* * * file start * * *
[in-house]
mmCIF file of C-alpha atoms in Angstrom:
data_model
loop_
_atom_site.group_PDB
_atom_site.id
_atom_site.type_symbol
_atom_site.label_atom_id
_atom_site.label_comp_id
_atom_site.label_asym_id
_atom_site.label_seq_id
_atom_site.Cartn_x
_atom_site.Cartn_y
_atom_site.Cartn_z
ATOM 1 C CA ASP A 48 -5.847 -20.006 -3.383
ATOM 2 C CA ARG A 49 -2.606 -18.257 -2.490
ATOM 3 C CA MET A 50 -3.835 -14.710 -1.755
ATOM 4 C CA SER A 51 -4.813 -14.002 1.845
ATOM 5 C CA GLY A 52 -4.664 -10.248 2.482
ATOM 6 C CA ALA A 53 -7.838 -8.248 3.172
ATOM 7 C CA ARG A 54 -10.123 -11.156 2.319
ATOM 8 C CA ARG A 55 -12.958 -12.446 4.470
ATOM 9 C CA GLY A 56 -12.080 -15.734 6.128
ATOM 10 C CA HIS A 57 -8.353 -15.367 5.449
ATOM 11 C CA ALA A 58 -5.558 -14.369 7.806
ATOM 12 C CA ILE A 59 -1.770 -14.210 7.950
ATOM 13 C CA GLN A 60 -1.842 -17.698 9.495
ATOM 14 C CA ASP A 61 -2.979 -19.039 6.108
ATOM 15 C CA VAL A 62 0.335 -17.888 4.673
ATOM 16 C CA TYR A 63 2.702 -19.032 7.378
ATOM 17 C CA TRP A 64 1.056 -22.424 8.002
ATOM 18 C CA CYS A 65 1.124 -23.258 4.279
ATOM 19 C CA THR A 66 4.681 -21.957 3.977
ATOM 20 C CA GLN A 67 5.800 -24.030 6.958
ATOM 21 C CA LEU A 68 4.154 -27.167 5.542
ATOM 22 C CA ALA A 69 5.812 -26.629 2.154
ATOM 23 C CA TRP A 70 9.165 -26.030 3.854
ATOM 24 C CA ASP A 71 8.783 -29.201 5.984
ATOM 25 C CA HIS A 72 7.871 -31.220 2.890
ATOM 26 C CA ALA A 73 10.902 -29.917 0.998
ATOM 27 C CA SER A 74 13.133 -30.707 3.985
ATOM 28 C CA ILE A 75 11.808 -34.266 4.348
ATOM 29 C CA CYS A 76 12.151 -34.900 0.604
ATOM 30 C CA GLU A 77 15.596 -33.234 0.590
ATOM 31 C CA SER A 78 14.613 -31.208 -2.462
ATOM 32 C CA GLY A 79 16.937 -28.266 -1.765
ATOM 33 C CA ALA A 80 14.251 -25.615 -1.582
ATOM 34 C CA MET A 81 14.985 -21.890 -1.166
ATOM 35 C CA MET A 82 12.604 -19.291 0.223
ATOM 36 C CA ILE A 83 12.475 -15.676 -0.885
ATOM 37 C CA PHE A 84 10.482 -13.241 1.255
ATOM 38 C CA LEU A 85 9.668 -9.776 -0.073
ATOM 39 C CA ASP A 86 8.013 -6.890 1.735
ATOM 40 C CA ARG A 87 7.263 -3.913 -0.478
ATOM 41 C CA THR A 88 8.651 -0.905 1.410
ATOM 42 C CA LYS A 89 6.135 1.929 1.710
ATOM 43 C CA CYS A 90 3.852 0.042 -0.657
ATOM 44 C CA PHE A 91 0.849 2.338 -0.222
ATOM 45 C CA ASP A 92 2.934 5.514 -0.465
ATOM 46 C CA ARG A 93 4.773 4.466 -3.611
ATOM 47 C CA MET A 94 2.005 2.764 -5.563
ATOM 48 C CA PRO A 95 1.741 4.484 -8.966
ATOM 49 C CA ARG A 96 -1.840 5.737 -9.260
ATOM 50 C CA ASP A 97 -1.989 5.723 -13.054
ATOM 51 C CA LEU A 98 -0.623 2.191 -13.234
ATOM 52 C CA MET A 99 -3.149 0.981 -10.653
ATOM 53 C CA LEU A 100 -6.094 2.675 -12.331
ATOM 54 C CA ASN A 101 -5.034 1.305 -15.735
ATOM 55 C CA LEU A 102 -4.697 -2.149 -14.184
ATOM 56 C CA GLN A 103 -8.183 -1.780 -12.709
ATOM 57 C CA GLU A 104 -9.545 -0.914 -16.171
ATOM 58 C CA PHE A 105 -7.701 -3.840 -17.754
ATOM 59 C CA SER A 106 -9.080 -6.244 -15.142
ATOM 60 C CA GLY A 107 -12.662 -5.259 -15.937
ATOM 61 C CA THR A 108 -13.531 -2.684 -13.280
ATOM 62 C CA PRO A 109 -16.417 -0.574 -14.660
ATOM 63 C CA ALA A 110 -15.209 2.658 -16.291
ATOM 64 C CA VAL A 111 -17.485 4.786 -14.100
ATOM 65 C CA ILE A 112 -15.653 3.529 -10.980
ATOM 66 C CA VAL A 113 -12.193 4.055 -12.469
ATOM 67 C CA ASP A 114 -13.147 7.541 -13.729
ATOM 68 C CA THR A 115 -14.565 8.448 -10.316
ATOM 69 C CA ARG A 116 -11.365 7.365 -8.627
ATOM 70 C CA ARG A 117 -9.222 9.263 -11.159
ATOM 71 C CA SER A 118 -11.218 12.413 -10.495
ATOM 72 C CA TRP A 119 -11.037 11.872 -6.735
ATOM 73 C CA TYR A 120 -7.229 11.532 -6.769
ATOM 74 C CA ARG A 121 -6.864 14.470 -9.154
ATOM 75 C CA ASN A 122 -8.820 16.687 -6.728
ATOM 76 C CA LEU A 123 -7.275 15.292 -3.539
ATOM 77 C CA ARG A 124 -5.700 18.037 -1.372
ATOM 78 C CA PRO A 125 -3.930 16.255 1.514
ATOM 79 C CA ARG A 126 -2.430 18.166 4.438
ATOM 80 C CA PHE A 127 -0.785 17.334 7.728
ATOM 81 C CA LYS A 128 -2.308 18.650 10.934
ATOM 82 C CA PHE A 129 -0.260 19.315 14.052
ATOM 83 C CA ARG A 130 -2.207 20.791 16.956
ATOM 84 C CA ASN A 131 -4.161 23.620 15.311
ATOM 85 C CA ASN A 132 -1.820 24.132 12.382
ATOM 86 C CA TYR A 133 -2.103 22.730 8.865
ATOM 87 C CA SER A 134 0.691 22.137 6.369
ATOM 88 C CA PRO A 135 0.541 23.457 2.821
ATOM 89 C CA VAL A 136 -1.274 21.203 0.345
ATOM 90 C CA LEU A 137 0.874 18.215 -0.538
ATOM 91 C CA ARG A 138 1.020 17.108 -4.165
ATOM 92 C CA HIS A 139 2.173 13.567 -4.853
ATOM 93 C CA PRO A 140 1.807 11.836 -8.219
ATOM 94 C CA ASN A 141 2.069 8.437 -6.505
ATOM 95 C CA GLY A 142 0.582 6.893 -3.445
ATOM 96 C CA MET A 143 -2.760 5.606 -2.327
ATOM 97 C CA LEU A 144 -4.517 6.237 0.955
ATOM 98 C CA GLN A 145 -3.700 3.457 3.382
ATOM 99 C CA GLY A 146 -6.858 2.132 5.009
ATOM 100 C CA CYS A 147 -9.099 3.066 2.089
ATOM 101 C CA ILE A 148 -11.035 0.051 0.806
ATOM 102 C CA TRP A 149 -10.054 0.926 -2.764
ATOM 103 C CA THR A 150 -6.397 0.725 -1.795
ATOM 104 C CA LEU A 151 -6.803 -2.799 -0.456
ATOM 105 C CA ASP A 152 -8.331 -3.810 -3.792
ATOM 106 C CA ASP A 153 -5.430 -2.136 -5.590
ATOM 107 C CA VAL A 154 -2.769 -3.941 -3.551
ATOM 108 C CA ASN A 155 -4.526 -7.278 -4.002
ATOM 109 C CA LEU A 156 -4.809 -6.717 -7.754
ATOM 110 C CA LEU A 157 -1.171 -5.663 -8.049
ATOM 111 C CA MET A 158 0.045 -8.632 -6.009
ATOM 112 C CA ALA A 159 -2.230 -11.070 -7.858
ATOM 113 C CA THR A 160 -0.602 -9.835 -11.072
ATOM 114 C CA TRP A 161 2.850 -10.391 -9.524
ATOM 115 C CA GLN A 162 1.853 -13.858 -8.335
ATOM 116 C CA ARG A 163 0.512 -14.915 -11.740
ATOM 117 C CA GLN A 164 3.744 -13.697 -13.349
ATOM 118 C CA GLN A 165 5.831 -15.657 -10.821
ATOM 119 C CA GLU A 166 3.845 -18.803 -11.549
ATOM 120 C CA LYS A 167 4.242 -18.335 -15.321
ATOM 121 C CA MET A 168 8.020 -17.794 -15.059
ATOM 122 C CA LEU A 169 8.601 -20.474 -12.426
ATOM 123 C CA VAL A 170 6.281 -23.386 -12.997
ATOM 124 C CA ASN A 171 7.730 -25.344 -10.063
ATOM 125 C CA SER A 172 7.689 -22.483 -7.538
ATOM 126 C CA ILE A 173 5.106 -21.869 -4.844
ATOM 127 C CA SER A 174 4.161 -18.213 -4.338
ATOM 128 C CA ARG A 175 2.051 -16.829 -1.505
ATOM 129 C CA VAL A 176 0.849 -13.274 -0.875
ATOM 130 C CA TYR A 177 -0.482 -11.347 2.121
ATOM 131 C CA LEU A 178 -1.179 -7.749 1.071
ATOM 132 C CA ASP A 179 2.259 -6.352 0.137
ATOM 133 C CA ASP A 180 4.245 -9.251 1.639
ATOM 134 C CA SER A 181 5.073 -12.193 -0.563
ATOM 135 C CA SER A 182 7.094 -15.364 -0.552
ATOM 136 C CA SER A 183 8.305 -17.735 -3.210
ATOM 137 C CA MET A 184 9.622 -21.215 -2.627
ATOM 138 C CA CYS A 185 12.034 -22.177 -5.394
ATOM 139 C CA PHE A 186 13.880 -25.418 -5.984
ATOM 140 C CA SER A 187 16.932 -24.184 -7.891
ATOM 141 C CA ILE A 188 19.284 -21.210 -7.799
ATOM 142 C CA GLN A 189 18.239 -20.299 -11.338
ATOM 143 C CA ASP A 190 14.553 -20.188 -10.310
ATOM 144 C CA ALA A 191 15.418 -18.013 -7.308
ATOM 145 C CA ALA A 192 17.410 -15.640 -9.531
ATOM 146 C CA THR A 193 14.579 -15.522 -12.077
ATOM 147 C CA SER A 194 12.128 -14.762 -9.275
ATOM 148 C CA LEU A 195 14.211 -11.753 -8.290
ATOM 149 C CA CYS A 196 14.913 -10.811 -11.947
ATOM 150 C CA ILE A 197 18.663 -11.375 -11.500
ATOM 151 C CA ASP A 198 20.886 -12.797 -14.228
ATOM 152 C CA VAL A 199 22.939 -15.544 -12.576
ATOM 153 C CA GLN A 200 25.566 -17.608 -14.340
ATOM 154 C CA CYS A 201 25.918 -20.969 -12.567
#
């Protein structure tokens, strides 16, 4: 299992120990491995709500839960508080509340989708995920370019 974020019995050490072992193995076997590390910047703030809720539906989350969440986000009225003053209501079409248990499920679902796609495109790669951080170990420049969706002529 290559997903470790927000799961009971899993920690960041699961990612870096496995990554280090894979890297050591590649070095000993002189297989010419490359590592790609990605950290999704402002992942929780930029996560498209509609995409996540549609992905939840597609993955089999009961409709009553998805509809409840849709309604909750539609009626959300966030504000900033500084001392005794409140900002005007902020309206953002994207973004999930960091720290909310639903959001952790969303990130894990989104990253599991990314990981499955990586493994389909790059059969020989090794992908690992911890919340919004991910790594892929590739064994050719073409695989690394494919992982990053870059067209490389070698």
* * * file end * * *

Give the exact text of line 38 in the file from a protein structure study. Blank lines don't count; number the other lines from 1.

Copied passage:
ATOM 24 C CA ASP A 71 8.783 -29.201 5.984